Peale's Dolphin: The dark facial pattern, pale sides to the body and lack of a pronounced beak rules out the other candidates
Dusky Dolphin: One of the Dusky Dolphins from the first evening in the Beagle Channel which shows the short beak, but the pale stripes that continue through the face (14 Jan 23)
We didn't see any other species of note until we reached the open sea. Here we were greeted some large feeding flocks of Sooty Shearwaters.
Sooty Shearwater: A large feeding flock of Sooty Shearwaters
Sooty Shearwater: Another party of Sooty Shearwaters on the sea just before we reached them
Sooty Shearwater: About one hundred thousand pairs of Sooty Shearwaters breed on the nearby Kidney Island. They also breed on the temperate & Subantarctic Islands from South Chile & the Falklands to South Australia & Tasmania, Macquarie & the New Zealand Subantarctic Islands
The numbers of Seabirds quickly dropped off as we left the coastal parts of the Falklands, but we stuck it out on deck anyway.
Southern Royal Albatross: Southern Royal Albatrosses can be separated from the similar looking Northern Royal Albatross by the narrow white leading edge to the wings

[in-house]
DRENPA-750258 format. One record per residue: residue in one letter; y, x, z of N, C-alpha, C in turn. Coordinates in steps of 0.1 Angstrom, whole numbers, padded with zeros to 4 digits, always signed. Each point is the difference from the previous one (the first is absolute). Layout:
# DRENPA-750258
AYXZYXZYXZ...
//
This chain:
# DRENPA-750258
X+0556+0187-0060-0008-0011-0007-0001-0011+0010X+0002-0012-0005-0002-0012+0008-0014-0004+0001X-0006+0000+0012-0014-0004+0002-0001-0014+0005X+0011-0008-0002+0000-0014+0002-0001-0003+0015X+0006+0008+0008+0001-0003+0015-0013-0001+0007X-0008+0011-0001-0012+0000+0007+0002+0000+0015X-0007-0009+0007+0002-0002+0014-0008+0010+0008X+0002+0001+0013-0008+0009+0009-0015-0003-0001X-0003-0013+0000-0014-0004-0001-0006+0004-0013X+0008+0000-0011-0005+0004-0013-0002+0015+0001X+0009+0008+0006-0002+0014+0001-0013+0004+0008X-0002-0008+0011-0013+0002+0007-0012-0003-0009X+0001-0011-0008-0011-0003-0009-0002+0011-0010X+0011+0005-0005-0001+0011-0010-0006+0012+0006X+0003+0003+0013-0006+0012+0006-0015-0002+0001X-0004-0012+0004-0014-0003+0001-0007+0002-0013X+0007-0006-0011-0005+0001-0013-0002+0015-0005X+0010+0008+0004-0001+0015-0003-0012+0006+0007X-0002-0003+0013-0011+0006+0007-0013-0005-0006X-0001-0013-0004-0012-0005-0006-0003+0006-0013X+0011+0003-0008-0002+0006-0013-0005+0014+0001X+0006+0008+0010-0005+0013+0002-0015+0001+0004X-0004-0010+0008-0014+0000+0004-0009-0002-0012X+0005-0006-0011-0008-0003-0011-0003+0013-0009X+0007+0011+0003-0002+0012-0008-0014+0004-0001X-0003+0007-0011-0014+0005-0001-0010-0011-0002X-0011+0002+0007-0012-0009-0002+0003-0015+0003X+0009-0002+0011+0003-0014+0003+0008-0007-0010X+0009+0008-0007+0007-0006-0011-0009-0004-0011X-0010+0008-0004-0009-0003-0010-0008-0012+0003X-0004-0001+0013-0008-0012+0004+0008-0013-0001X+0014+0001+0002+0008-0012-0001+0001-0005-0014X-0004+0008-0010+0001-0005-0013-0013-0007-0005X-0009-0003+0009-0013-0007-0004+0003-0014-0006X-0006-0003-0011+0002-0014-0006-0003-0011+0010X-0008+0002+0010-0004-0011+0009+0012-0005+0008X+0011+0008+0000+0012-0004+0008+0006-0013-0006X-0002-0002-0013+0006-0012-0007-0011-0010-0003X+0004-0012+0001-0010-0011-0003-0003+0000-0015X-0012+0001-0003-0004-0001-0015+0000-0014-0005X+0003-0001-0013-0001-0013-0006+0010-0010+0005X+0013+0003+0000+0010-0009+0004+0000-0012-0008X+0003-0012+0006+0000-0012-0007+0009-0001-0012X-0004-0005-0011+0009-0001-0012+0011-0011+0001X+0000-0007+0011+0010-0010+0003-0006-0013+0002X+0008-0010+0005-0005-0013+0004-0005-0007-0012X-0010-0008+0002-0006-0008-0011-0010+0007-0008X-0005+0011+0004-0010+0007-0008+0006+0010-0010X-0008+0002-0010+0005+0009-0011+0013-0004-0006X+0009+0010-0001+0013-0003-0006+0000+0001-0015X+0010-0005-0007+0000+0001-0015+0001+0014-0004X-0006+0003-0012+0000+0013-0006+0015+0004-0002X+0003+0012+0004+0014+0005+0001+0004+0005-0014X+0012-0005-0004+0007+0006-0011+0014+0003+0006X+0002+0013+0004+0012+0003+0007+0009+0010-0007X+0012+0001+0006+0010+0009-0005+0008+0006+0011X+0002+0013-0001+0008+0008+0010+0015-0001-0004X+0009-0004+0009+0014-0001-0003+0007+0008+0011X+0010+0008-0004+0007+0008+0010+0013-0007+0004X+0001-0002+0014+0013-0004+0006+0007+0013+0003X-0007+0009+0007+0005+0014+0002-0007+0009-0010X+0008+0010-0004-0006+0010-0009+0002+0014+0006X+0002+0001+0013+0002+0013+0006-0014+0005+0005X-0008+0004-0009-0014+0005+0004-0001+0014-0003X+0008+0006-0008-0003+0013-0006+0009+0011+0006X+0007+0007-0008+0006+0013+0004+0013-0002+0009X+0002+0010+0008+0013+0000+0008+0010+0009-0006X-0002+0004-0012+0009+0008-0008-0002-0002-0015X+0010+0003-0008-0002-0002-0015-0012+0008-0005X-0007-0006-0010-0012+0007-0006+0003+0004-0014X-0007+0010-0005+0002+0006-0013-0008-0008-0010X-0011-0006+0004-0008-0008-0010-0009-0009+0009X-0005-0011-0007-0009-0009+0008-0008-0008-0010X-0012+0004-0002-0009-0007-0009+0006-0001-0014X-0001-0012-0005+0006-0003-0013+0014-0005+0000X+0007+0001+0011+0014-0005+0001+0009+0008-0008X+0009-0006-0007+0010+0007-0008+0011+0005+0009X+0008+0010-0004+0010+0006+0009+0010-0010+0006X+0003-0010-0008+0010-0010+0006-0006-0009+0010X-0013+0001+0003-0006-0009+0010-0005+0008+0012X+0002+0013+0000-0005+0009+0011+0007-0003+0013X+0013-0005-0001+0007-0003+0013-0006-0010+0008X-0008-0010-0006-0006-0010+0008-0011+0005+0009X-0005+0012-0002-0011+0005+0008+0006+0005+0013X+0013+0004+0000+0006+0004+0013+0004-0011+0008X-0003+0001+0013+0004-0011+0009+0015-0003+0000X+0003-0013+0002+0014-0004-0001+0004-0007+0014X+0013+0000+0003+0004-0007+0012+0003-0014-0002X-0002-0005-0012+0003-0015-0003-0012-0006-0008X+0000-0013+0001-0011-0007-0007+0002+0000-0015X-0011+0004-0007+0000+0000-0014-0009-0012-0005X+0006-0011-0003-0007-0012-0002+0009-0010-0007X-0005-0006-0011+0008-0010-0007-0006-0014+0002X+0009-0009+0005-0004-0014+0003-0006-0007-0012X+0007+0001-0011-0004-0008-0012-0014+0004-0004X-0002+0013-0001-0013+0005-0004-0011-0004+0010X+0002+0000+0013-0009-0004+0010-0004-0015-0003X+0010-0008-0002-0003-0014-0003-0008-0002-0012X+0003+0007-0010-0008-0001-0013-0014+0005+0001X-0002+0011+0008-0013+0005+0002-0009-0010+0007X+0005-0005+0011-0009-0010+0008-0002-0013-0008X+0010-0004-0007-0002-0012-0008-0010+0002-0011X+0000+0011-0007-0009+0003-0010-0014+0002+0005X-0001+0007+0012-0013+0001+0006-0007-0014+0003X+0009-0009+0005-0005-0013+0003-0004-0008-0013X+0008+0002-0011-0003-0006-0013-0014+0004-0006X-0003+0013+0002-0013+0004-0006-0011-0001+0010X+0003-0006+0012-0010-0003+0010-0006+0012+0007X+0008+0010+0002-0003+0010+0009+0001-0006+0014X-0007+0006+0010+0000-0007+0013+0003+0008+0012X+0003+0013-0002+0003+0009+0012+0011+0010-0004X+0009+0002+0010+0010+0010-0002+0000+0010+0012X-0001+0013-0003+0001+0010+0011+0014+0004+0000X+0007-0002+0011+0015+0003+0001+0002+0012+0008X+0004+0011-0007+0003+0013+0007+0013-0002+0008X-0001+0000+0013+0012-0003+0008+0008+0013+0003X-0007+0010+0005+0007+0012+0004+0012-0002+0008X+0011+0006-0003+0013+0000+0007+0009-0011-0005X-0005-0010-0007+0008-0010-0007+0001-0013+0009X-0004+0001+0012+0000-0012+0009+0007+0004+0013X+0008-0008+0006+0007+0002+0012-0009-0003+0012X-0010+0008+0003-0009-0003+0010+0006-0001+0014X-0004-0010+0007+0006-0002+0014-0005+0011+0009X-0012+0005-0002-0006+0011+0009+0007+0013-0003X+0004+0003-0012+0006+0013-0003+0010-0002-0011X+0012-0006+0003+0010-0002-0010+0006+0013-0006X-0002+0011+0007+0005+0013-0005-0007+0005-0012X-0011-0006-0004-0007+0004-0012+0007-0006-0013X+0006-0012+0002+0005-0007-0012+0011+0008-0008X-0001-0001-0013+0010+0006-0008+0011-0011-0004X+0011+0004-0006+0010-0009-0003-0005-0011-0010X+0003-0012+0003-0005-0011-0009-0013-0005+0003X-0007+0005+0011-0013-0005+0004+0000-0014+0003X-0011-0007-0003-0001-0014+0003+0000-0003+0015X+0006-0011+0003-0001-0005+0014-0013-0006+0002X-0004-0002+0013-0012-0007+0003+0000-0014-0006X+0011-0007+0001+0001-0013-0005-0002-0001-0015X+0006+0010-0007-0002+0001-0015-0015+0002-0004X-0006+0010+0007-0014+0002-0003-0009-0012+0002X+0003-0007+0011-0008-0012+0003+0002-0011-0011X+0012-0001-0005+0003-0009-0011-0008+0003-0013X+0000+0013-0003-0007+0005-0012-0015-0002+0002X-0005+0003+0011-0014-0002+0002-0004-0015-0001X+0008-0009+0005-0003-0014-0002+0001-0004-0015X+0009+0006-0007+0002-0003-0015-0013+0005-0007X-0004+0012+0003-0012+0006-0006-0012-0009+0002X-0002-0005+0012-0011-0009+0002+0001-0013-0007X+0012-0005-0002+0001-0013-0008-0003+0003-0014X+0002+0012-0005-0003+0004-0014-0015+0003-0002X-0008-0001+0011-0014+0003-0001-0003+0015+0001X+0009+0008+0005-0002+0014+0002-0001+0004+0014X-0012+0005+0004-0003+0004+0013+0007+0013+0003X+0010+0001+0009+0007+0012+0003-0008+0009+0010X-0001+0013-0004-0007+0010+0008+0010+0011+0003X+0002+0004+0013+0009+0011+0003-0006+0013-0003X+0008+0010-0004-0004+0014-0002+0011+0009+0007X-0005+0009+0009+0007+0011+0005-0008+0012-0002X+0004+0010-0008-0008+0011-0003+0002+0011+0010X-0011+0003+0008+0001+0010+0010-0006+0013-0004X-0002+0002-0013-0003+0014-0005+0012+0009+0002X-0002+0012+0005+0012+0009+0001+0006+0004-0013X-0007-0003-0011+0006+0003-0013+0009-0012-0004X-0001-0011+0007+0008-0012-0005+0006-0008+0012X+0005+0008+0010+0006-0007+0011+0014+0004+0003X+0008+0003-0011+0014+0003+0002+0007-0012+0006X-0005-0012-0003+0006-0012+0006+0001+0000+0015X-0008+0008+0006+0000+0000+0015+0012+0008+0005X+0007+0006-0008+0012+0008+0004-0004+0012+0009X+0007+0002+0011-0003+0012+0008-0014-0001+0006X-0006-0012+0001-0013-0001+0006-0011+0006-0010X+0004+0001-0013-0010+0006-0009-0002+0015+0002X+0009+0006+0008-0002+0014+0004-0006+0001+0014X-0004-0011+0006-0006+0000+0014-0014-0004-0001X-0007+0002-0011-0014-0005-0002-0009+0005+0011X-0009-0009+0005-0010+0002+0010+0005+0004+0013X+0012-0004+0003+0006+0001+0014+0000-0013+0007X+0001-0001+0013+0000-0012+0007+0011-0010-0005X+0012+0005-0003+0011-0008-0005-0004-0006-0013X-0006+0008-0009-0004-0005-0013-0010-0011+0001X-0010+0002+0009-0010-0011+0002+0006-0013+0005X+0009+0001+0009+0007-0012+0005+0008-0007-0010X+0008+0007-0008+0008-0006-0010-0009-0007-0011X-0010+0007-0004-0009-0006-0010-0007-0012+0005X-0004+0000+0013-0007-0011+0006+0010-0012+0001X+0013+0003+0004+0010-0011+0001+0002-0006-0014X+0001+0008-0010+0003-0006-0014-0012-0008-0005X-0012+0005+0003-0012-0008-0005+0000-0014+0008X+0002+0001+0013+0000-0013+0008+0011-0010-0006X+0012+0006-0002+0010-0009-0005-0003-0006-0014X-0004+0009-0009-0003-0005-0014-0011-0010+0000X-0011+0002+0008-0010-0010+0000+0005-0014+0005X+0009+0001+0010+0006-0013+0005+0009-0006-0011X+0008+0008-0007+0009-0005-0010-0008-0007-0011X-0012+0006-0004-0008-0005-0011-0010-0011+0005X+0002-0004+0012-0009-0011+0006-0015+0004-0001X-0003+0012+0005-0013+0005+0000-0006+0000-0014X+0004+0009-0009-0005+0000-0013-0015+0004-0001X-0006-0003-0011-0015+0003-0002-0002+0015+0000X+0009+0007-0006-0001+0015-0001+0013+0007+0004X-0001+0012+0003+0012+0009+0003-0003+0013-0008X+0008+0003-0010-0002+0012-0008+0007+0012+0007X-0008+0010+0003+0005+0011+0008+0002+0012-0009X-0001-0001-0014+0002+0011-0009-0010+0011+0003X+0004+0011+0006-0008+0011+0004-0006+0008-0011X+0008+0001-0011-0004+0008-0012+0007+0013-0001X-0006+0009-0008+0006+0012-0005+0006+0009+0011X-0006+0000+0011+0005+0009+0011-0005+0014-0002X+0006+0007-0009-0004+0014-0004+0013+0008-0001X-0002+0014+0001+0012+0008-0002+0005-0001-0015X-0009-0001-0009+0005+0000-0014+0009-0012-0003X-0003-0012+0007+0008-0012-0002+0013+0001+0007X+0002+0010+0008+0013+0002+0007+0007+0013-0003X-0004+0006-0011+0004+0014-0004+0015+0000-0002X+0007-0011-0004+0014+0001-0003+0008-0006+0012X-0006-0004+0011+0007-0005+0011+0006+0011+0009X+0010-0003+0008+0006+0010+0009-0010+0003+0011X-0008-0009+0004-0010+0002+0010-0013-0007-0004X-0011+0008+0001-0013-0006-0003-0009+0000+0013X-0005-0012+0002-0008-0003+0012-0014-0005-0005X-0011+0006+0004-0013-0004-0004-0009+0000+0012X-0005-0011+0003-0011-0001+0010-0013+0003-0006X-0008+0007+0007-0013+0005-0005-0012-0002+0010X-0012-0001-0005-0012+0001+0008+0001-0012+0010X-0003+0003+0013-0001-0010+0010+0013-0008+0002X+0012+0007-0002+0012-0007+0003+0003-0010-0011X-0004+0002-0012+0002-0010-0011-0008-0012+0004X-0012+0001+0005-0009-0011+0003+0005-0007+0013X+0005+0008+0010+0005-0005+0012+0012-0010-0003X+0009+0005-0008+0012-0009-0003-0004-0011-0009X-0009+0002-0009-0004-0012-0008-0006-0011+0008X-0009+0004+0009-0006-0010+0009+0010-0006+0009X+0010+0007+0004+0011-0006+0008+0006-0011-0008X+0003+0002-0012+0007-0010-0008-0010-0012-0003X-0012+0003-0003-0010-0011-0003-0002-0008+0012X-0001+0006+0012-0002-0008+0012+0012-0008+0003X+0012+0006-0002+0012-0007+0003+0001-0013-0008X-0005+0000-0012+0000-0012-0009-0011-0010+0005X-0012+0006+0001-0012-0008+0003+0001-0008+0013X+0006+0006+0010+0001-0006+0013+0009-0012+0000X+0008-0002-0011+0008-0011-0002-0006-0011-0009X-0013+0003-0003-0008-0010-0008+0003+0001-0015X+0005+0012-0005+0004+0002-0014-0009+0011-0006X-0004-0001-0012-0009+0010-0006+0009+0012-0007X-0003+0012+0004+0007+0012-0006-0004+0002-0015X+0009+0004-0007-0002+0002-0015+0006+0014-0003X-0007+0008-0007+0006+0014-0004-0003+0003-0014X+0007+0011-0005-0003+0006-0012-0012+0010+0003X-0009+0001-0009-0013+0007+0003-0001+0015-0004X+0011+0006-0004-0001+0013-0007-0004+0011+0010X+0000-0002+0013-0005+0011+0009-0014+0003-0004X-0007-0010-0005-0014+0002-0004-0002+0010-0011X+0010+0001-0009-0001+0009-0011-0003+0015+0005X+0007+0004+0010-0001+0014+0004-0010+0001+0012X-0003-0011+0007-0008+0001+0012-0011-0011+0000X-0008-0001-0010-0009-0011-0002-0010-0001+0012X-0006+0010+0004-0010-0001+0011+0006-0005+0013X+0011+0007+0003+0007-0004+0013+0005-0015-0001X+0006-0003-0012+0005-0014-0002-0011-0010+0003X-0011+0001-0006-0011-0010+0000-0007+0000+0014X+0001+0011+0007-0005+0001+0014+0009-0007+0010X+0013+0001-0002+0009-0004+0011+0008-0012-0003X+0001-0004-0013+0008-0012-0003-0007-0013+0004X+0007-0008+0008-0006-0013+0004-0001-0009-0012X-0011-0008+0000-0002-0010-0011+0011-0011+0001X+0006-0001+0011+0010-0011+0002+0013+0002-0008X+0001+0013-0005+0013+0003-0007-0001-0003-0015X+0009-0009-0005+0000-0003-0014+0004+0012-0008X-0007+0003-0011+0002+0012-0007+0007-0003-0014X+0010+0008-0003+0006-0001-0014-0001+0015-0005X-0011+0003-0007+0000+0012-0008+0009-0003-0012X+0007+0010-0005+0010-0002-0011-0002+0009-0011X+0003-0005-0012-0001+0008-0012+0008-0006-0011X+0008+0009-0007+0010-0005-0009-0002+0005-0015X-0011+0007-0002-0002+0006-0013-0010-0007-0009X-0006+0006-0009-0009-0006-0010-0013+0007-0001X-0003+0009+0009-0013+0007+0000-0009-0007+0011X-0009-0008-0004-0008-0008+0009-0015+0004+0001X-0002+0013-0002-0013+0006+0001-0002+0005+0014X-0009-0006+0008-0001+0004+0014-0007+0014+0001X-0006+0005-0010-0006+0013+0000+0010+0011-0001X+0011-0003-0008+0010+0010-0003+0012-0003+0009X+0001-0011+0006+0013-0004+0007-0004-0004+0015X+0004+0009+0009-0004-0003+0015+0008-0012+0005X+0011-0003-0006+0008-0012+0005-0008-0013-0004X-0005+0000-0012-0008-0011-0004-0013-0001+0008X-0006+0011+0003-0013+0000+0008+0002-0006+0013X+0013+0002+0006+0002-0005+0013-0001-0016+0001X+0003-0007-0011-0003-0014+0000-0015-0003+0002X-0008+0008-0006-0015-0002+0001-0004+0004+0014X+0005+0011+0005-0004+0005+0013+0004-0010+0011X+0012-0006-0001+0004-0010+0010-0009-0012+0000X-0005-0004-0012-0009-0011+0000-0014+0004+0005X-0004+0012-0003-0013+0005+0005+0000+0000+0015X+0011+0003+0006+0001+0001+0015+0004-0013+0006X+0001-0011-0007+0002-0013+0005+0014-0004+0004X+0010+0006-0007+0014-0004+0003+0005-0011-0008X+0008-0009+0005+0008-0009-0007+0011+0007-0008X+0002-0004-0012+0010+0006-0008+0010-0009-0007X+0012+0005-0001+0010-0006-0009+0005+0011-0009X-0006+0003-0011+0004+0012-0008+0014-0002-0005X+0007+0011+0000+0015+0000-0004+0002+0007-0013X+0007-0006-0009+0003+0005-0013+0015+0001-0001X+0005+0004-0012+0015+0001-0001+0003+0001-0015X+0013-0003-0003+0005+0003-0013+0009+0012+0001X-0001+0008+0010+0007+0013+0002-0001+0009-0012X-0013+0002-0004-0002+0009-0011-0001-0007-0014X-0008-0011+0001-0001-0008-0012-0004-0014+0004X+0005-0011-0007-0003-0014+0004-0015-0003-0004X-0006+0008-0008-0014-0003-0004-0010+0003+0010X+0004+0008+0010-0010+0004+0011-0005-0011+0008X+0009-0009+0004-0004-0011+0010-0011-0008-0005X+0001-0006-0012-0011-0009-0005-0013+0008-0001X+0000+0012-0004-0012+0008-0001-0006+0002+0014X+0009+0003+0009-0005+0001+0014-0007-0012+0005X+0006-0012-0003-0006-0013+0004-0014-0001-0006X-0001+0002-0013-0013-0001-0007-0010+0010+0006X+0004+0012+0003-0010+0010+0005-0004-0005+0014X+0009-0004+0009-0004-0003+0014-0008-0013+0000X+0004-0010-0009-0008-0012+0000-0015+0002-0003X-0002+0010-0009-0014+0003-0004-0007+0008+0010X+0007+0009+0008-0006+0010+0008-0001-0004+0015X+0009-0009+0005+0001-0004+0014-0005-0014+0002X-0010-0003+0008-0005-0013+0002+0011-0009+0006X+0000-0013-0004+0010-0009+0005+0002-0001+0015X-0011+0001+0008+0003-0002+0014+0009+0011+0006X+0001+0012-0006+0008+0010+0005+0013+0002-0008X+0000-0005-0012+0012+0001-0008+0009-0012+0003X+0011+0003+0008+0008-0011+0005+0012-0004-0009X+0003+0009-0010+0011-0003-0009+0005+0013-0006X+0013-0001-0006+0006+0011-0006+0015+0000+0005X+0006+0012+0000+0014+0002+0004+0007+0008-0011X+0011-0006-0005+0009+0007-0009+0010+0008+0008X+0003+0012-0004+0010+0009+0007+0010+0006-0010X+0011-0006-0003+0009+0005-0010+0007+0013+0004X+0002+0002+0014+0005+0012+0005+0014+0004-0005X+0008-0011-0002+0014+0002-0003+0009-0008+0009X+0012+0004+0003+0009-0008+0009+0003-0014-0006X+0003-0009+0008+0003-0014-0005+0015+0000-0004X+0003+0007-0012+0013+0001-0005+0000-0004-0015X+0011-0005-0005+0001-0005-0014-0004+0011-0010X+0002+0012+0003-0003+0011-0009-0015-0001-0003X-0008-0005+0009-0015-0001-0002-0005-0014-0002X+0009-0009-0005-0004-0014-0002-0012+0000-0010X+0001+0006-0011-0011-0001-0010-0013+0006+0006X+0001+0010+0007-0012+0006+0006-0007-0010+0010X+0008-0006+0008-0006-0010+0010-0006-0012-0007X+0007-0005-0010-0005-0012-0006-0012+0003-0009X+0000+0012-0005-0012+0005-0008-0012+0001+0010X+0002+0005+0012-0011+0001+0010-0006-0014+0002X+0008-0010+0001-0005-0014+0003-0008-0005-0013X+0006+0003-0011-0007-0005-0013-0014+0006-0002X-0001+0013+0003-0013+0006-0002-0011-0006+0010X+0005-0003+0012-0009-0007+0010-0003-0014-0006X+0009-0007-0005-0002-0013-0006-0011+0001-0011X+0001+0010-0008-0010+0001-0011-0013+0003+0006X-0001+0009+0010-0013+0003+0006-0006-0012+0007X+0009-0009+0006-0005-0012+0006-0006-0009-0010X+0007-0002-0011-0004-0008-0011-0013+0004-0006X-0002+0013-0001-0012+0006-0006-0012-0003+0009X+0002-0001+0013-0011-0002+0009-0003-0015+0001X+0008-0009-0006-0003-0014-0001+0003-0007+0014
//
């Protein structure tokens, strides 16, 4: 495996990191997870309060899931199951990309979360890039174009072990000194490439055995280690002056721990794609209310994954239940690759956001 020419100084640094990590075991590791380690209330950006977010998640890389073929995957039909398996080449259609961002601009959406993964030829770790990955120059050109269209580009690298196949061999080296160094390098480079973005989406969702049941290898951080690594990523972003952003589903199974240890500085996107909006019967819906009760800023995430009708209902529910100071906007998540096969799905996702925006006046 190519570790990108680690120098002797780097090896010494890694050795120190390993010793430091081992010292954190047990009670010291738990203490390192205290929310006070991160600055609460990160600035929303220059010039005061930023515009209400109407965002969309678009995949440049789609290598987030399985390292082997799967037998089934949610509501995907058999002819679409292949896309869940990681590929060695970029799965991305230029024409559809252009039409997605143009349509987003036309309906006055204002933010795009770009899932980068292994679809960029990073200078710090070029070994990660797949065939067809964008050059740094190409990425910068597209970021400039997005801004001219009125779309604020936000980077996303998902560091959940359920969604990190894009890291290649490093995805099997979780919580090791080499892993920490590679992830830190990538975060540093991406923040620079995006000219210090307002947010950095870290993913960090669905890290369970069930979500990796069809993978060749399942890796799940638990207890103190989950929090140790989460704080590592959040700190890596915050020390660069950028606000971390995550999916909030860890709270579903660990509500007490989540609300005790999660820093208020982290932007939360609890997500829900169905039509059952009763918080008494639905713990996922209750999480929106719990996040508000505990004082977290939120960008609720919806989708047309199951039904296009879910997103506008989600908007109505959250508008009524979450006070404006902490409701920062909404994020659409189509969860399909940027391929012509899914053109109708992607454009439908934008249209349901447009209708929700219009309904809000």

Southern Royal Albatross: A second individual. This is the nominate epomophora subspecies of Royal Albatross according to Clements. The other subspecies is Northern Royal Albatross which IOC split and is another future armchair Tick when I switch to IOC taxonomy
Southern Royal Albatross: A third individual. This is an immature & I think it's a 1st year individual. Adult Southern Royal Albatrosses have a white band on the inner secondary coverts which narrows as it reaches the bend in the wing: this area remains black in Northern Royal Albatrosses
Southern Royal Albatross: The third individual. Southern Royal Albatrosses breed on the Campbell & Auckland islands and Northern Royal Albatross breed on Chatham Islands & New Zealand's South Island. Both Royal Albatrosses range throughout the Southern Oceans
Snowy Wandering Albatross: This is a Snowy Wandering Albatross and it is the nominate exulans subspecies which breeds on South Georgia. Clements lumps all the Wandering Albatross subspecies, whereas, IOC splits Wandering Albatross as Snowy Wandering Albatross, Antipodes Wandering Albatross, Tristan Wandering Albatross & Amsterdam Wandering Albatross. This is a third cycle which I think corresponds to second (Southern) summer based up the more commonly used UK moult terminology
Soft-plumaged Petrel: We saw the first Soft-plumaged Petrel of the trip & one of my favourite Pterodroma Petrels
Soft-plumaged Petrel: This monotypic species breeds on the subtropical to subantarctic islands including Tristan da Cunha & Gough Islands, Marion, Crozet, Kerguelen & Amsterdam islands in the South Indian Ocean, to Maatsuyker Island, to the South of Tasmania and Macquarie & the Antipodes Islands to the South of New Zealand
We would have two more full days at sea before we reached South Georgia.